In the eyes of the law, not all dogs are created equal. Here is an at-a-glance look at the differences between service dogs, therapy dogs and emotional support dogs:
Service Dogs & Service Dogs-In-Training
Service dogs and service dogs-in-training are protected under the Americans with Disabilities Act to have access to anything their masters might encounter, as long as the dogs are clean and well-behaved. That means service dogs have access to everything from the post office and grocery store to schools, apartments, hotels, libraries and restaurants, regardless of a pet policy.
Service dogs can aid in navigation for people who are hearing- and visually-impaired. They can alert an epileptic individual before a seizure occurs; they can warn a diabetic when their blood sugar is low. They can sense an increase in blood pressure, sniff deadly allergens, and calm an individual who suffers from Post-Traumatic Stress Disorder. Some are even trained to dial 9-1-1 in the event of an emergency.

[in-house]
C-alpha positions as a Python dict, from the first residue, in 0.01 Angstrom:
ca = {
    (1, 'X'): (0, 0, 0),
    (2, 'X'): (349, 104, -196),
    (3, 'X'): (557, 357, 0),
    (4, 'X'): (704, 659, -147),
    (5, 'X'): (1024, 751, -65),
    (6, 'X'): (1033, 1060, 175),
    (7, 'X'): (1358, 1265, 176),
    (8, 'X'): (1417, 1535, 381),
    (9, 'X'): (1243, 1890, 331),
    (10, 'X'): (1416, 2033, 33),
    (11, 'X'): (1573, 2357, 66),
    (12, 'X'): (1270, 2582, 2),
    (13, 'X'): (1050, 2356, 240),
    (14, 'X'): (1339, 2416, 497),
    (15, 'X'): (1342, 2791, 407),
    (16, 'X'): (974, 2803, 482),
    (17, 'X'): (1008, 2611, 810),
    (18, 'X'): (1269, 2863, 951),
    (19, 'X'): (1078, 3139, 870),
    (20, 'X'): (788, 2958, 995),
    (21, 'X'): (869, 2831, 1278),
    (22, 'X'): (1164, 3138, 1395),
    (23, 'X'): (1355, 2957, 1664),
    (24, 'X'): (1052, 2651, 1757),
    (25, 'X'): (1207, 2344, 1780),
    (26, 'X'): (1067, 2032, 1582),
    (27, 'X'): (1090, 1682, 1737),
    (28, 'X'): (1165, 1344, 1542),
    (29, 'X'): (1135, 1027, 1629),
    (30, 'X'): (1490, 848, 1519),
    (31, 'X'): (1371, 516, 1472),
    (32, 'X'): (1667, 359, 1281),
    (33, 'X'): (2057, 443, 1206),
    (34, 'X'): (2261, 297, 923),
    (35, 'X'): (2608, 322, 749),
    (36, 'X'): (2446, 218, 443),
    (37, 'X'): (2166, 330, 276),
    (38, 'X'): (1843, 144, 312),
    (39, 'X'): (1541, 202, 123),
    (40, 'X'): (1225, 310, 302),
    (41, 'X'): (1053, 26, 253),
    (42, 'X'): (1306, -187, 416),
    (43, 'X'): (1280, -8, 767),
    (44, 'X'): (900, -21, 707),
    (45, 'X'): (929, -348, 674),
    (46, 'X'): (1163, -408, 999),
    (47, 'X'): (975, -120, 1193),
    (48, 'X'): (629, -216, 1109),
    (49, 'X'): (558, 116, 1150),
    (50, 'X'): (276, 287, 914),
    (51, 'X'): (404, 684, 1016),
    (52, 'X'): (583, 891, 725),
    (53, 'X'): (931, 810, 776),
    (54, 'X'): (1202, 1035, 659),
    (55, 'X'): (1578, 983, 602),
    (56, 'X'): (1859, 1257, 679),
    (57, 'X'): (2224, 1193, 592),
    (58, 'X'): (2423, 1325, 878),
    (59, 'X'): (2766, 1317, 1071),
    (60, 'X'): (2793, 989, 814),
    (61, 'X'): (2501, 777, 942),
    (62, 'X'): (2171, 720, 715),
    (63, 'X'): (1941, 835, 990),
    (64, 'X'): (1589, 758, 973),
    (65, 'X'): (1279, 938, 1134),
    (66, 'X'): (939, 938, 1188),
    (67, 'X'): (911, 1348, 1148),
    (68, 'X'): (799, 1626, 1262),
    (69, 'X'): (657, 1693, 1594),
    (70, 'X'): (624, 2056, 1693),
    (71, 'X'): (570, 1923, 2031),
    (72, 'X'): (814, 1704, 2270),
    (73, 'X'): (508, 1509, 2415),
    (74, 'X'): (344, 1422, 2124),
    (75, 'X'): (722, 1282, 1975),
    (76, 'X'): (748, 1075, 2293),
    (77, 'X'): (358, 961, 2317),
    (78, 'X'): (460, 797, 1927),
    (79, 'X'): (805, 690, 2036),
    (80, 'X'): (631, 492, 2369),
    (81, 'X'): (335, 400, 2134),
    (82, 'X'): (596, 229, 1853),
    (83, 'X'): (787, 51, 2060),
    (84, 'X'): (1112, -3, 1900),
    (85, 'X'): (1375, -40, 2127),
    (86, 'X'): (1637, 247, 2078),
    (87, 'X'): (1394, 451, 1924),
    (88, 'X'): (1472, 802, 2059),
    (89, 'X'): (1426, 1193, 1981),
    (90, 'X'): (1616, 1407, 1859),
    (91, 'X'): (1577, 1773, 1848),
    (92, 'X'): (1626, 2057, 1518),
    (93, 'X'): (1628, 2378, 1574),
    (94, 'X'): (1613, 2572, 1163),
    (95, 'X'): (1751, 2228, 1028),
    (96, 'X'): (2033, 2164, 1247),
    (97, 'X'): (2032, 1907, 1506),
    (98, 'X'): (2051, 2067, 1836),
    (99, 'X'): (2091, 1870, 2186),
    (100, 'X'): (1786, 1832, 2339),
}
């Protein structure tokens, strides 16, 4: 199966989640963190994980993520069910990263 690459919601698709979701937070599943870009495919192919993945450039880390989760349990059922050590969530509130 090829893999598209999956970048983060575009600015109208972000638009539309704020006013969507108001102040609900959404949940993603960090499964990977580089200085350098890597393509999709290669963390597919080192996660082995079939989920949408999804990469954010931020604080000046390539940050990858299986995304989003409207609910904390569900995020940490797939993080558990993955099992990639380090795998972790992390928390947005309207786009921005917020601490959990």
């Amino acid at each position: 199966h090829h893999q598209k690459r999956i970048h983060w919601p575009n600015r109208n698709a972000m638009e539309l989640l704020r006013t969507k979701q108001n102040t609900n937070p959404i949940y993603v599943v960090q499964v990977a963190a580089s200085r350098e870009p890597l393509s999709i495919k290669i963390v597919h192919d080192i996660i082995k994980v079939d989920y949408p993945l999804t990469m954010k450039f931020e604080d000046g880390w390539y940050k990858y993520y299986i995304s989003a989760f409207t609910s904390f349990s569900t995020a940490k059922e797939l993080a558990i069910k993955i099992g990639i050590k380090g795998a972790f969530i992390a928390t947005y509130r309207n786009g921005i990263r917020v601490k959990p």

Therapy dogs are generally very calm and well-behaved. They bring comfort and joy to the afflicted, but are not protected under the ADA. They are trained to go into nursing homes, hospitals, pediatric facilities and schools to provide therapy and education to patients and students. They have no right to enter a pet-restricted area, such as a grocery store, a restaurant or public transportation, unless they are invited.
Emotional Support Dogs
Emotional support dogs provide comfort, affection and companionship for individuals who are suffering from various mental and emotional conditions. They are not protected by the ADA. They are not required to perform any specific tasks for a disability. They are meant solely for emotional stability and unconditional love. They often help individuals with anxiety, depression, bipolar disorder/mood disorder, panic attacks, phobias and other psychological and emotional conditions. They are covered by the Fair Housing Amendment Act and the Air Carrier Access Act, regardless of pet policy.